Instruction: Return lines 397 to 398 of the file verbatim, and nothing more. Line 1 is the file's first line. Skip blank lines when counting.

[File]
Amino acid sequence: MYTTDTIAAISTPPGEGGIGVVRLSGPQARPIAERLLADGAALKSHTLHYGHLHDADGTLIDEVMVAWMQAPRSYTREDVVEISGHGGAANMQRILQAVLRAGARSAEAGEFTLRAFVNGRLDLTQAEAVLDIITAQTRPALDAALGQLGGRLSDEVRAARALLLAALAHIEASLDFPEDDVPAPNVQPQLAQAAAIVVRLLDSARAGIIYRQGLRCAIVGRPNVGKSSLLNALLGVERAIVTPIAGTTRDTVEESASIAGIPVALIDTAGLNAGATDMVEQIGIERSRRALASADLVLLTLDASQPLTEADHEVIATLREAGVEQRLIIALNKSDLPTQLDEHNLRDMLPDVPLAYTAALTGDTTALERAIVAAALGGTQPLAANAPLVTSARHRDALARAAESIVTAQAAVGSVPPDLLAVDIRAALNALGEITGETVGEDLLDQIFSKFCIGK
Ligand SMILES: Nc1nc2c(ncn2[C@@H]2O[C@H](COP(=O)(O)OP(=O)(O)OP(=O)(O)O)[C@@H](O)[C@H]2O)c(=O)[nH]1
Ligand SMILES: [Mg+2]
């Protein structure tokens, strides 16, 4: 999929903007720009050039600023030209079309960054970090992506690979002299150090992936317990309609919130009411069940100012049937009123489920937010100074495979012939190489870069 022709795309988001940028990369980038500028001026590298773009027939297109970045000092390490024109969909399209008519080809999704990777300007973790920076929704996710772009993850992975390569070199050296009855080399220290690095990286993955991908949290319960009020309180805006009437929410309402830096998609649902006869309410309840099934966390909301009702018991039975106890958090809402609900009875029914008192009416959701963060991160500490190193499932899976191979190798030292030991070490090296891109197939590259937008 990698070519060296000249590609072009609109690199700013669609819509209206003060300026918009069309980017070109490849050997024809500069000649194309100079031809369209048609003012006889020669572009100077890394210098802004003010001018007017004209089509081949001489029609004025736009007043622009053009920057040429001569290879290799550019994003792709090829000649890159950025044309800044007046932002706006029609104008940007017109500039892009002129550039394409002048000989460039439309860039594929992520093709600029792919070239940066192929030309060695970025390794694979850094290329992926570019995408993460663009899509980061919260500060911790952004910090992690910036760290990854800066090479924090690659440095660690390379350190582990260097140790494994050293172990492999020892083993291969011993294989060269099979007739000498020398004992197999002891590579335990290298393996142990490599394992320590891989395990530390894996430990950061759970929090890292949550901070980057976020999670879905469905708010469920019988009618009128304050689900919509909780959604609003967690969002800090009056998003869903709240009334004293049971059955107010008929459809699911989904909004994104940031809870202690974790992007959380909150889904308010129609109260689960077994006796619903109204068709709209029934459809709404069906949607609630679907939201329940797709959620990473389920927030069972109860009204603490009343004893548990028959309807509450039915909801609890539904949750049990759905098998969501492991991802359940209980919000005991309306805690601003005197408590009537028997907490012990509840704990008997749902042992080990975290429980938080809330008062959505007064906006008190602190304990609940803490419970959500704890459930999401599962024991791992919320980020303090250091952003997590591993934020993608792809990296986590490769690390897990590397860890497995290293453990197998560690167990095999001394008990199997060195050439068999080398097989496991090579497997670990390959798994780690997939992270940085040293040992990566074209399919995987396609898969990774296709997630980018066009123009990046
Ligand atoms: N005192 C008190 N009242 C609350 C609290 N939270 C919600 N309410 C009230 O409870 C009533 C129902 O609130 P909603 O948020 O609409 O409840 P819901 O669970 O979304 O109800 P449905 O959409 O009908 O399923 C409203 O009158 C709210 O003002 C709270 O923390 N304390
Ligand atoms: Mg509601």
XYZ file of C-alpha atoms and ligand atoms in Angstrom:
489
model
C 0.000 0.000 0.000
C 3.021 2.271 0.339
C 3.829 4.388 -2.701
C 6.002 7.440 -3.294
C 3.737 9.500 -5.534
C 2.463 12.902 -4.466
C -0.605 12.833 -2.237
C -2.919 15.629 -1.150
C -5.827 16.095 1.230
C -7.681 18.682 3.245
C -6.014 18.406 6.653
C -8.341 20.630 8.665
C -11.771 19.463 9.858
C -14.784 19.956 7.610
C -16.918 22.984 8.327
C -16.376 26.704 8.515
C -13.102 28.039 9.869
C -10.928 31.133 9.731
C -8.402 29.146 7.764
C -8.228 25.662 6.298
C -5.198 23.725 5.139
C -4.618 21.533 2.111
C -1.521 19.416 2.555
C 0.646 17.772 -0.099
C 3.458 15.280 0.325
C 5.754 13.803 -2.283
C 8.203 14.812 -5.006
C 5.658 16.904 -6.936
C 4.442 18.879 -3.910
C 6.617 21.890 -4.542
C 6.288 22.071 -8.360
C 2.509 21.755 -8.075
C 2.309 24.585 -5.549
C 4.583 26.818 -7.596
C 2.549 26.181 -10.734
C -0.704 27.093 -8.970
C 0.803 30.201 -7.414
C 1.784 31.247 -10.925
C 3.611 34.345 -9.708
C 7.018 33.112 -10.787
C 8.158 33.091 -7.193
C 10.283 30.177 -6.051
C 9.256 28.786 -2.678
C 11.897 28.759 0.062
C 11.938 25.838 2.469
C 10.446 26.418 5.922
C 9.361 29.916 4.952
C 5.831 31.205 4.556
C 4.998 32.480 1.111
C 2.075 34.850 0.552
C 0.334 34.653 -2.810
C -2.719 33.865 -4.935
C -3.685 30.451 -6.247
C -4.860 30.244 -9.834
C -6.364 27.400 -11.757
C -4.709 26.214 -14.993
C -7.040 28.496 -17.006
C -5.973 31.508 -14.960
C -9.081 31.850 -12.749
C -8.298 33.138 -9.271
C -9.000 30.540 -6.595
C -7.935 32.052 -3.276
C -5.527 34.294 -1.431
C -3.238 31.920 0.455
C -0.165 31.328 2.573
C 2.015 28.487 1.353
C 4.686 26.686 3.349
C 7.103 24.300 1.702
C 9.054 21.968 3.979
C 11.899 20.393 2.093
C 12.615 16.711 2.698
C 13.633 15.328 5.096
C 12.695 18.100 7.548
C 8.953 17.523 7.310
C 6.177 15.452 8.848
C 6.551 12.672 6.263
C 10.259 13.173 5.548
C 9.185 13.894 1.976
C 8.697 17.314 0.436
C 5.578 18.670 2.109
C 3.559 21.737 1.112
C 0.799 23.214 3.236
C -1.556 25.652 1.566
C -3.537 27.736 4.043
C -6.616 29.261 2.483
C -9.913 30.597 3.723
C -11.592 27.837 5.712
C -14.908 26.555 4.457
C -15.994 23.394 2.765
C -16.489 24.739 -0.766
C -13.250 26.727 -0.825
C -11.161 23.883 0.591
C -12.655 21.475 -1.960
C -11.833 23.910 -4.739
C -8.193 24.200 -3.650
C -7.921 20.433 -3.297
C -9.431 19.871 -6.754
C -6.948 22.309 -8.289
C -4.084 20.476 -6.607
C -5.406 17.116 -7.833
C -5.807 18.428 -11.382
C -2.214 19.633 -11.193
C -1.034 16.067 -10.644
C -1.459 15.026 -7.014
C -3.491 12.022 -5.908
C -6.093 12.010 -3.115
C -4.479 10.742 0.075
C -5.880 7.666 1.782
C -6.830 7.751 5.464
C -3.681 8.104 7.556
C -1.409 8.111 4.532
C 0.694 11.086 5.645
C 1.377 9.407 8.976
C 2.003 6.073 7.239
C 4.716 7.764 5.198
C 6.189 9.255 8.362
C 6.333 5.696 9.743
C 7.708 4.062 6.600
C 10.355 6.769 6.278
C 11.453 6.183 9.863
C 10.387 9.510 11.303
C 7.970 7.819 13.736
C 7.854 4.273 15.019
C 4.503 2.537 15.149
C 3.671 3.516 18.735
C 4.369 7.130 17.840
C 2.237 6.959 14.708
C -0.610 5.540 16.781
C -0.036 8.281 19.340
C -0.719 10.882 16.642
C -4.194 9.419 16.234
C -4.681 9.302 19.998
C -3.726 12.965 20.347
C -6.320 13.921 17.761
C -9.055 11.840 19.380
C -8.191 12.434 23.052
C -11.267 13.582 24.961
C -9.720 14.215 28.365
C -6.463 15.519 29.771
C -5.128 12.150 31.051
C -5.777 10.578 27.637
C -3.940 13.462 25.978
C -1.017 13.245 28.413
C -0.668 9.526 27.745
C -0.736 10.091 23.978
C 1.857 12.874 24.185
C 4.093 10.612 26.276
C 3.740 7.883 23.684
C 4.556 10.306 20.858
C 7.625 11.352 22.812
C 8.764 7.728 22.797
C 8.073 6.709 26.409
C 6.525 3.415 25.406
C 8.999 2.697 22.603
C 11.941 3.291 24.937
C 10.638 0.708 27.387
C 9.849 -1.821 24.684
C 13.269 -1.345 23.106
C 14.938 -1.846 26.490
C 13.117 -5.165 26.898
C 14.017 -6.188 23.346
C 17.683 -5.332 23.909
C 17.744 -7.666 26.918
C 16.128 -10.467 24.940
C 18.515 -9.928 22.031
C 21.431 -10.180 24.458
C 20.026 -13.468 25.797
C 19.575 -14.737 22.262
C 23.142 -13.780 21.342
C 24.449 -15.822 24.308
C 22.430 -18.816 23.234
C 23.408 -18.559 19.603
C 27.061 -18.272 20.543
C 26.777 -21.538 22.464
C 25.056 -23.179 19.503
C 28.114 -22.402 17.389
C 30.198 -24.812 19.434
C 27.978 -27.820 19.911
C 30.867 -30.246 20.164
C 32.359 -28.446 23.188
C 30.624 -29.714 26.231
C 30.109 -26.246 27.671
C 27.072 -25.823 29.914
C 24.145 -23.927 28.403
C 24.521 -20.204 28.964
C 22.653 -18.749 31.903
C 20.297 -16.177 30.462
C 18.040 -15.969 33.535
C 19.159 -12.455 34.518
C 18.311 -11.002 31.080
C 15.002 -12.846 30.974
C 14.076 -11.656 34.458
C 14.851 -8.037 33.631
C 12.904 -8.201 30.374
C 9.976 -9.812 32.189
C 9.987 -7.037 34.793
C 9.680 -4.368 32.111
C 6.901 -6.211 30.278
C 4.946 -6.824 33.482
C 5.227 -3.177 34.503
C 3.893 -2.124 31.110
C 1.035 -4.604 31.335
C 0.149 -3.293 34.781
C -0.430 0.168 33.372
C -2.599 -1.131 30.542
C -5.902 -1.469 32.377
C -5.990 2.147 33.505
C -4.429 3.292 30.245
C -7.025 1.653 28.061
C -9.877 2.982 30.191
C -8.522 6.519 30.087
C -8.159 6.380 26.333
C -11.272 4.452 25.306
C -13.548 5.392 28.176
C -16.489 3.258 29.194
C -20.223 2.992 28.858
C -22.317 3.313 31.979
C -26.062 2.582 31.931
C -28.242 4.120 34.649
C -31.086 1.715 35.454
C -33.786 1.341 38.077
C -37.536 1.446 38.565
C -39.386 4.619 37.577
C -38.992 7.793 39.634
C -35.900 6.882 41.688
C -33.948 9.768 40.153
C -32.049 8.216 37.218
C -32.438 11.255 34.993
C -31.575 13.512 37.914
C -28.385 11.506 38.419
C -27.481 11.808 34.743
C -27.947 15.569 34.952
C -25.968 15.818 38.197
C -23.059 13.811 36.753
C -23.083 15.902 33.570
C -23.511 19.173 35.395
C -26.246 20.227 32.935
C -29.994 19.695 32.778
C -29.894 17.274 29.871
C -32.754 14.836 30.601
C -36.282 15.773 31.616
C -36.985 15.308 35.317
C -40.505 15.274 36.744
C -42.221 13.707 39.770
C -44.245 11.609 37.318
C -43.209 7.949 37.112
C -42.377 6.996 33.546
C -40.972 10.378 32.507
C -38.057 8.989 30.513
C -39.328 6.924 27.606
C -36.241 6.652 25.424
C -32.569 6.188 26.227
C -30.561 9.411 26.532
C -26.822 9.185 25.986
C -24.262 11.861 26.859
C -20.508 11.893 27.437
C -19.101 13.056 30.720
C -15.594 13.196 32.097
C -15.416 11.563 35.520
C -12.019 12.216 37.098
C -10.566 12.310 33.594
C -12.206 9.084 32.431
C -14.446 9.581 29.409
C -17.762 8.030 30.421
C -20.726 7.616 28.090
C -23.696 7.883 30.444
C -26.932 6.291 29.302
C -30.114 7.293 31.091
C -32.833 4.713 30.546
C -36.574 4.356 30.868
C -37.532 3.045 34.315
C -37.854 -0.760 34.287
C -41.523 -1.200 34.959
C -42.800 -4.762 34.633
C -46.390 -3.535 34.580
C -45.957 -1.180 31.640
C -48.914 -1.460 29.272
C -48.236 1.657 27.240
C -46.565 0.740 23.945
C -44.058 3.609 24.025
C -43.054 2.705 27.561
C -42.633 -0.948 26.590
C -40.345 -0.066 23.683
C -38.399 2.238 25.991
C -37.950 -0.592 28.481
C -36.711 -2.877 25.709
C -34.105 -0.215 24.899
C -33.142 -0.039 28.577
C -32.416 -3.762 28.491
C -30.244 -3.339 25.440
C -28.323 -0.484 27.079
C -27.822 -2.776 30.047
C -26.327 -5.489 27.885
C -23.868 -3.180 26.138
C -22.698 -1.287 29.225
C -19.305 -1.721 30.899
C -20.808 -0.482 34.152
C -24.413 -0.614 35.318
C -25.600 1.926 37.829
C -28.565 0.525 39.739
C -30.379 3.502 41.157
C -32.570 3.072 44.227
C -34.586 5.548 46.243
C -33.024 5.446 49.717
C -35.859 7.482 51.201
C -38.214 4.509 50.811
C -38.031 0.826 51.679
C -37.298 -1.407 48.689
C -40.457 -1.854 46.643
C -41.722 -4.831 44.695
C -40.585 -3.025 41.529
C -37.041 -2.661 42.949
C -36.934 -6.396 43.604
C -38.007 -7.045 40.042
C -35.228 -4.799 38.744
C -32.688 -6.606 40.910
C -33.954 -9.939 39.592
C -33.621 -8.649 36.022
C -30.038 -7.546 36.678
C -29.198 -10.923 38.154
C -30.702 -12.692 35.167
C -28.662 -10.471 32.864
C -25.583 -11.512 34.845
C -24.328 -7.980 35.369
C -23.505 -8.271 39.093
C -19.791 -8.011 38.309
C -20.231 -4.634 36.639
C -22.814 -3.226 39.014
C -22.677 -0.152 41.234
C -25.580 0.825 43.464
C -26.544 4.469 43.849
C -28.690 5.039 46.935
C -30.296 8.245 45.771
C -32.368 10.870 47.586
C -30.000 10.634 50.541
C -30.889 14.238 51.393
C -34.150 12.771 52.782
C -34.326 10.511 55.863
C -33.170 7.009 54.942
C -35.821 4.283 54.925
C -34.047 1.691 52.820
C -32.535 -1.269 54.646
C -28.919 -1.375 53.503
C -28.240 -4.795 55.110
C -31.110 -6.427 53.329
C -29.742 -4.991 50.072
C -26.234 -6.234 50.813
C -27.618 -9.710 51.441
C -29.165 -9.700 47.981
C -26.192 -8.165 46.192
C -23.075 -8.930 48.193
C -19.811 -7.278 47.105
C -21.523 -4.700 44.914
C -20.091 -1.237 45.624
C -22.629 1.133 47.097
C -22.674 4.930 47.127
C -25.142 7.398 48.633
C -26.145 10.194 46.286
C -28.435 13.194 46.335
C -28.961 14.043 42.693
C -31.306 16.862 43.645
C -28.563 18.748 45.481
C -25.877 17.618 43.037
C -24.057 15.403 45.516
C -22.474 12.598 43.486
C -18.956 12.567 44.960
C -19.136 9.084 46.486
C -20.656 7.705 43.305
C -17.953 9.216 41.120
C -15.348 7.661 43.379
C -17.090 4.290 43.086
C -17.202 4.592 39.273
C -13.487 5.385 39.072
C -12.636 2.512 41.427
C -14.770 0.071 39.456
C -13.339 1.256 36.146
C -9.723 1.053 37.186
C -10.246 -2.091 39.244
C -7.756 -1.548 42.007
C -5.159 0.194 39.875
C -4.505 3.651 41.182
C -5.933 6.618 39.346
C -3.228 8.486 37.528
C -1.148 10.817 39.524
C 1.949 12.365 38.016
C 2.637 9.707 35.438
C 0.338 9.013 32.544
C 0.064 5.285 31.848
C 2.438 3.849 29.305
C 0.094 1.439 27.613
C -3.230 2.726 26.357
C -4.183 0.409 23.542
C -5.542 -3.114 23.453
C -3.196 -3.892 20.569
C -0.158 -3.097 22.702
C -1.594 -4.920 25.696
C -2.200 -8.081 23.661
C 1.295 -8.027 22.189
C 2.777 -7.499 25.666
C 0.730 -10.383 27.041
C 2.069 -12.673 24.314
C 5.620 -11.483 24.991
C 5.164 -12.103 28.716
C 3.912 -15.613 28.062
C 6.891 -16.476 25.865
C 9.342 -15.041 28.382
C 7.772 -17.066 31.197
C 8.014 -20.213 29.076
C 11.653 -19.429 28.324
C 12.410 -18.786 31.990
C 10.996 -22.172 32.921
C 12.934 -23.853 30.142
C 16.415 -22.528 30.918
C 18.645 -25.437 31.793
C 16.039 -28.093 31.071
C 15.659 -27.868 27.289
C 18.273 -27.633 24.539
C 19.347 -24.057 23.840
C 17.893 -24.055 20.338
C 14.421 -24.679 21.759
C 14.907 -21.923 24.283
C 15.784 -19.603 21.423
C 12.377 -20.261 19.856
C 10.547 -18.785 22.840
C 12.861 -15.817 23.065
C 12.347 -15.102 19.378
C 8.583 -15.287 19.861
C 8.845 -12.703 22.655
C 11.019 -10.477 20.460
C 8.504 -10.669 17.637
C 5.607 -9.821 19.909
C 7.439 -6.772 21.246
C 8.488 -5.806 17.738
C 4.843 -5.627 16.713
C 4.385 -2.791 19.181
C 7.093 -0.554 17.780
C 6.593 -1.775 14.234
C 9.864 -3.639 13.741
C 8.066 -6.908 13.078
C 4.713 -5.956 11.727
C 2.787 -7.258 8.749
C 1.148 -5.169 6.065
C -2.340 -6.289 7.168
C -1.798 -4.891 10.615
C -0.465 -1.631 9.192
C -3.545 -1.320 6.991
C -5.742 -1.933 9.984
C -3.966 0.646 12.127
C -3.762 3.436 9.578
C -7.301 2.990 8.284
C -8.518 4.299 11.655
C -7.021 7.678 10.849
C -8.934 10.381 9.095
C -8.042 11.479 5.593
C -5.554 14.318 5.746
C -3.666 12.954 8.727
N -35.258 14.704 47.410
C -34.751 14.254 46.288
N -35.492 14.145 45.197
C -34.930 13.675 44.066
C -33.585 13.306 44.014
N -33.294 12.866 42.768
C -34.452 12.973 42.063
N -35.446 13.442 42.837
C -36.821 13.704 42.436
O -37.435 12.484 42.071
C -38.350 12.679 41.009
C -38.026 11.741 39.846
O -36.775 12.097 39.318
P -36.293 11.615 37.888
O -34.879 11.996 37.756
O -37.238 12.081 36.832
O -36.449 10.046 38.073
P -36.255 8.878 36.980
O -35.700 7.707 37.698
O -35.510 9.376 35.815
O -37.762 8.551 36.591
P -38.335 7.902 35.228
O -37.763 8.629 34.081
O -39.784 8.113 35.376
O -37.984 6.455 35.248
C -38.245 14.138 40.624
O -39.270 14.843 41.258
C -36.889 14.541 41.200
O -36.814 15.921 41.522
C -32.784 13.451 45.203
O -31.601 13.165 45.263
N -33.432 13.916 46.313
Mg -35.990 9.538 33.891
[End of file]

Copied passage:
C 0.064 5.285 31.848
C 2.438 3.849 29.305